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Bulgaria: New Players Are Entering Online Grocery Delivery. Are The Long Waiting Times Coming To An End?

Online Grocery Delivery Bulgaria
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‘Stay home’ has turned into one of the fundamental measures to limit the spread of the coronavirus. The Bulgarian government has urged citizens to physically distance themselves and go outside only for essential activities. Last Friday,  gatherings in the park were officially forbidden and elderly-only shopping hours were implemented (8:30 am to 10:30 am). 

Yet, since the start of the State of Emergency in Bulgaria, supermarkets have remained one of the places that gather relatively large groups of people in the same area. Many grocery stores indeed have implemented measures to reduce the number of individuals inside, which would usually mean that arriving visitors often have to wait in long lines in front of the supermarket, two meters from each other. 

The current situation with online supermarkets

At the same time, it turned out that online supermarkets in the country like eBag.bg and Supermag are not really ready for the huge demand increase.

The slots made available when new capacities are open practically run out in minutes with many products still not available on eBag’s website.  The situation with Supermag has been similar and the company has stopped deliveries outside the capital city.

 Last week, Ivan Alexandrov, founder and CEO of eBag.bg commented: “We accept orders every day, opening capacities on a randomly generated basis, preventing people from waiting on standby at a specific hour. With this approach – the step-by-step opening of orders, we can process them in stages and be fair to the clients. Orders are now much larger, which also makes it difficult for us to process and complete.”

Earlier today, March 23rd, Alexandrov and eBag announced 30 new people have been hired over the past few days, deliveries are expected to increase by 20% this week with the team starting to operate 24/7.

While the existing online supermarkets are trying to fix their scalability issues as fast as they can, Trending Topics Bulgaria learned that new players are entering the grocery delivery market.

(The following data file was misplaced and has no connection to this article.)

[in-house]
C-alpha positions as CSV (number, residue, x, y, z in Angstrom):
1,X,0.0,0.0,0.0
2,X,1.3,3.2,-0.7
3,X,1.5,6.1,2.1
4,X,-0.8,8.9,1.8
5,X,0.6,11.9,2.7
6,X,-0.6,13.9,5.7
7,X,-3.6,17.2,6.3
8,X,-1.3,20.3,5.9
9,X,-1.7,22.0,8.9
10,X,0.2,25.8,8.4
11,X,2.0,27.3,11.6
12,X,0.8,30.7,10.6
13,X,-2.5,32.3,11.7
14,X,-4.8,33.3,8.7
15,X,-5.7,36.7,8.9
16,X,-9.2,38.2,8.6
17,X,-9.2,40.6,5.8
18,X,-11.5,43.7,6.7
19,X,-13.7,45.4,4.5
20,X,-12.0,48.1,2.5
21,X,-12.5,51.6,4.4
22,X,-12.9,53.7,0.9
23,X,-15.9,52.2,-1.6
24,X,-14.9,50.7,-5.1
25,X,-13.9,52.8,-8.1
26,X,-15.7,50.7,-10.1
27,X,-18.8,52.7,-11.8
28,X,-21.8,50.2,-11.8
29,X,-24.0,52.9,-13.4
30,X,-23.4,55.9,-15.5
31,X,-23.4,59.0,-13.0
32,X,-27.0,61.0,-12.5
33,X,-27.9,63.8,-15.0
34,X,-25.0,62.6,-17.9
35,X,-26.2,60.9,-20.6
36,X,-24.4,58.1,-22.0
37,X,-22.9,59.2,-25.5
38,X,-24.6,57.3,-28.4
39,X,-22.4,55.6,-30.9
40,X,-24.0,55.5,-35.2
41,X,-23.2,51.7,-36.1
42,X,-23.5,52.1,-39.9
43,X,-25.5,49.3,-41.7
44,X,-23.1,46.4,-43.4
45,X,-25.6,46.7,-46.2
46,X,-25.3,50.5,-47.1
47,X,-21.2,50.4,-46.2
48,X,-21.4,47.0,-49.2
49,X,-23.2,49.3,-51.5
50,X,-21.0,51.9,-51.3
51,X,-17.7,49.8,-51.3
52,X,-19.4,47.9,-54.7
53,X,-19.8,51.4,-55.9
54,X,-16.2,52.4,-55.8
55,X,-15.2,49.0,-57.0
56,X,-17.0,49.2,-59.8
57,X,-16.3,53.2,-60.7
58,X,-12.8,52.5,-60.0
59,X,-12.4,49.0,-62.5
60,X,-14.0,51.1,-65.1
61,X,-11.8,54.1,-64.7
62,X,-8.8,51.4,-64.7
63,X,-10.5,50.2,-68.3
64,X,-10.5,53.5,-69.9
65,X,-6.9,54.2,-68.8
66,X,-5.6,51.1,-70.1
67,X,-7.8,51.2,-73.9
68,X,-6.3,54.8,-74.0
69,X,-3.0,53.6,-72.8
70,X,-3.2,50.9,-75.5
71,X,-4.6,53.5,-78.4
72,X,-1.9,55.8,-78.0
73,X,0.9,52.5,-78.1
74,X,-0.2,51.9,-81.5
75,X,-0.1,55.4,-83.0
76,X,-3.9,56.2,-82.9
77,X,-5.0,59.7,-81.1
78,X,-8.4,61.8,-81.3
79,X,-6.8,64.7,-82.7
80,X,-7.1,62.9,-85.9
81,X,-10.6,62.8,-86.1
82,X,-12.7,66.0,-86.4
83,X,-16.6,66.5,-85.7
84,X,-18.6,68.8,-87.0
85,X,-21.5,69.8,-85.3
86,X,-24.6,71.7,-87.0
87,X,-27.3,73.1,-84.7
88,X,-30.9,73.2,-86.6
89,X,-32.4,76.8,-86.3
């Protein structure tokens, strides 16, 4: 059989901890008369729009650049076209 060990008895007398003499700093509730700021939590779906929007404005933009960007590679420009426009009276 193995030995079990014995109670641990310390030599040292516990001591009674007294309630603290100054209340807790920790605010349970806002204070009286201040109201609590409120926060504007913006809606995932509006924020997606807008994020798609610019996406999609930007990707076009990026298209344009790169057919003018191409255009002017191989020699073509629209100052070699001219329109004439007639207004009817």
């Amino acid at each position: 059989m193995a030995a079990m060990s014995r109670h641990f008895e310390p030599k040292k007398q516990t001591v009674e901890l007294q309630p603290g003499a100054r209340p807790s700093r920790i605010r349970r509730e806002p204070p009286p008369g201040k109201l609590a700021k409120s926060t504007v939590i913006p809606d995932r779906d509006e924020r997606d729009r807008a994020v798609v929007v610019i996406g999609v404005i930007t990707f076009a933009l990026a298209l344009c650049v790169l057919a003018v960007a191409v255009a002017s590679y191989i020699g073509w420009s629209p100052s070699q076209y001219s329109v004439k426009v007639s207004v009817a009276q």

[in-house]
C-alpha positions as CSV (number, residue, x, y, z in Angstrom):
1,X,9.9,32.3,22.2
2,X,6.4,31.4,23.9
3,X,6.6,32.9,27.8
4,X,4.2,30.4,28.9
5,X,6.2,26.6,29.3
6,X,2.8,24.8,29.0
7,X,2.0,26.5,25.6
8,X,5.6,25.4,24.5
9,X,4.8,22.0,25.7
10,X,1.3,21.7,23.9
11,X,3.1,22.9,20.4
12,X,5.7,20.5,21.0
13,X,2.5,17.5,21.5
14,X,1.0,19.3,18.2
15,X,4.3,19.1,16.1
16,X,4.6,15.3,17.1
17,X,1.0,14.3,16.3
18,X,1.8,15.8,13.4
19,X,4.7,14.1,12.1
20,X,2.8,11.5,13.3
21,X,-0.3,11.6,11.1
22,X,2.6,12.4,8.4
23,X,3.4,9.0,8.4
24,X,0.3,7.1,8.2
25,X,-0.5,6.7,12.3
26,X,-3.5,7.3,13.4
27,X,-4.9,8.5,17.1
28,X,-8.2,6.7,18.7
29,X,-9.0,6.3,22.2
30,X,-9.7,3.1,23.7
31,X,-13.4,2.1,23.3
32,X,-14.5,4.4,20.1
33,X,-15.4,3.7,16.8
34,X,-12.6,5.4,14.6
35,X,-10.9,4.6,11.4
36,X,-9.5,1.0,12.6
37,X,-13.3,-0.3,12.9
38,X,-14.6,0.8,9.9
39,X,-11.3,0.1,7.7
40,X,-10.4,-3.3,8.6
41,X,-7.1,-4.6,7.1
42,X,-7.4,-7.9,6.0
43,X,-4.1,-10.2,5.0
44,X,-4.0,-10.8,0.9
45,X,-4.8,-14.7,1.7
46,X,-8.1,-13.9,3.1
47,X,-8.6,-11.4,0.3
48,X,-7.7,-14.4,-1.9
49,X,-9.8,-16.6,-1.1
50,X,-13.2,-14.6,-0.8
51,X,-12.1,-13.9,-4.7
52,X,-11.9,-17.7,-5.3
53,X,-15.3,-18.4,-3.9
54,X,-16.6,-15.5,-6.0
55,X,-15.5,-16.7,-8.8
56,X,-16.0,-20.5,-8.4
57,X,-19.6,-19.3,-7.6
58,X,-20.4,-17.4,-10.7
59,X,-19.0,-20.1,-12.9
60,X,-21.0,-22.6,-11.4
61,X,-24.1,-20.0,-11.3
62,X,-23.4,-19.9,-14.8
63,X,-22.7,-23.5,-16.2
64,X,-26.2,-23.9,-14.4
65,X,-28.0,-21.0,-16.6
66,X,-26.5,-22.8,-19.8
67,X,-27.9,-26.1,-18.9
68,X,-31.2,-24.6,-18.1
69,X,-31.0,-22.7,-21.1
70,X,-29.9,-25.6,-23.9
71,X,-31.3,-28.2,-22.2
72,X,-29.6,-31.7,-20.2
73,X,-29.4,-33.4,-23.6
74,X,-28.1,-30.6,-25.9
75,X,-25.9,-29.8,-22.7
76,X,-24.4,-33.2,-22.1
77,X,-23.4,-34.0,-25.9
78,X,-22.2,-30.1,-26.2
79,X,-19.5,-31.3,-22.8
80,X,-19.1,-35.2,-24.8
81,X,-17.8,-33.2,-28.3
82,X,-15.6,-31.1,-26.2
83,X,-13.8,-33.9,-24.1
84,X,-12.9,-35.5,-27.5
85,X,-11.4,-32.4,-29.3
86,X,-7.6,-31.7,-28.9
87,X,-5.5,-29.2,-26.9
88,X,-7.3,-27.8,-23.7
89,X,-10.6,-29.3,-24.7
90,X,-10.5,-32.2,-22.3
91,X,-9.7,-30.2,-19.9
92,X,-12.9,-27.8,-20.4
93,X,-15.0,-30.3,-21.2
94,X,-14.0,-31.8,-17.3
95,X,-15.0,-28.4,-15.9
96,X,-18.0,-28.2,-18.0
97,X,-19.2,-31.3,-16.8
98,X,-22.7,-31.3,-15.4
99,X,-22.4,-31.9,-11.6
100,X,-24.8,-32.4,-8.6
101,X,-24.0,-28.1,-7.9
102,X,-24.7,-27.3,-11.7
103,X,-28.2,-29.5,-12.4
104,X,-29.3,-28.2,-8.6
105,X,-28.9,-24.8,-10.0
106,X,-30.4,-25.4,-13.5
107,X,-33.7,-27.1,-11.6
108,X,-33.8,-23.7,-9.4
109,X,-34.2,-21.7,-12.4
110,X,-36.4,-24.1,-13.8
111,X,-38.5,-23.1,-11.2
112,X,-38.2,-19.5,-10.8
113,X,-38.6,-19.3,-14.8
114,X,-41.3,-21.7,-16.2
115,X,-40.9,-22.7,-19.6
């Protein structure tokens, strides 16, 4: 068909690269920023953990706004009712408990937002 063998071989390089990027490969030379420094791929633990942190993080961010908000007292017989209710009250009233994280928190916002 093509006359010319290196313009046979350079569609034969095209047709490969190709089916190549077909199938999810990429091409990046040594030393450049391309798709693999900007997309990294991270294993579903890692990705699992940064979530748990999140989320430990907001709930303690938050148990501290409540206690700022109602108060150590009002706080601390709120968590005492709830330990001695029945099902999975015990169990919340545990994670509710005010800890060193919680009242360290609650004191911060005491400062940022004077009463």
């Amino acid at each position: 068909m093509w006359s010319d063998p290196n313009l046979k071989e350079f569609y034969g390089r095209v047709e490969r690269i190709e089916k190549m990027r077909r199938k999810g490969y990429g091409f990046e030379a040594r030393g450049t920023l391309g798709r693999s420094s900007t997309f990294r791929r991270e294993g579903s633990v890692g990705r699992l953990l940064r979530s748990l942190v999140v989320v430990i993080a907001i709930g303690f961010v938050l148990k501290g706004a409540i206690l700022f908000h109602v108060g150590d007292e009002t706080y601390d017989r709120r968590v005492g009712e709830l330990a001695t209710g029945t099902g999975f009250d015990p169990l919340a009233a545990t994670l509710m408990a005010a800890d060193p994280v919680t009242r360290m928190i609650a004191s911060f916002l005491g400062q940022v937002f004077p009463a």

Foodpanda adjusting its model

One of these players is the food delivery marketplace Foodpanda that allows users to order from local restaurants via a website or mobile app. In Bulgaria, this service currently covers nearly 2000 restaurants in 26 cities all over the country. 

Ivaylo Netsov, managing director at Foodpanda for Bulgaria, confirmed that in about a week the company will also start delivering from a big supermarket chain in Sofia, to be disclosed later. Interestingly, the move has been planned for a long time and just happens to have coincided with the coronavirus situation.

“The Foodpanda platform is already divided into ‘restaurants’ and ‘shops’. We have been planning “verticals” for more than half a year. It’s a part of the global strategy of Delivery Hero, our parent company,  and we are sticking to it. We have been working on the new functionality and segmentation of our site for several months and even did a soft launch in February. On March 8th, I ordered flowers for my wife through Foodpanda,” tells us Netsov.

As of today, besides flowers, a few other shops have also placed their offerings on Foodpanda – there is wine, nuts, pet food, and even fitness supplements and books. 

Grocery delivery logistics

“Our business model is very different, we do not have our own store or warehouse, we partner with a number of stores. This is what gives us the ability to be fast with delivery because we do not rely on a single location,” commented Netsov when asked how Foodpanda will deal with the delivery problems online supermarkets currently have.

Ebag actually used to partner with Fantastico for three years. The e-commerce startup was responsible for the online platform, sales and delivery, while Fantastico took care of product storage and packaging. However, ultimately, eBag decided to build their own warehouse as it faced the issue that the supermarket chain is not able to process all orders.

So, it remains to be seen whether Foodpanda and its first supermarket partner have found a way to overcome this challenge.

Another interesting question is whether in the long-term brick-and-mortar supermarkets will choose to solely partner with Foodpanda or launch an ‘in-house’ digital delivery service. For example in Austria, Billa has its own online shop. Another instance from abroad is LIDL which provides online delivery in Ireland and the U.S through third-party apps.

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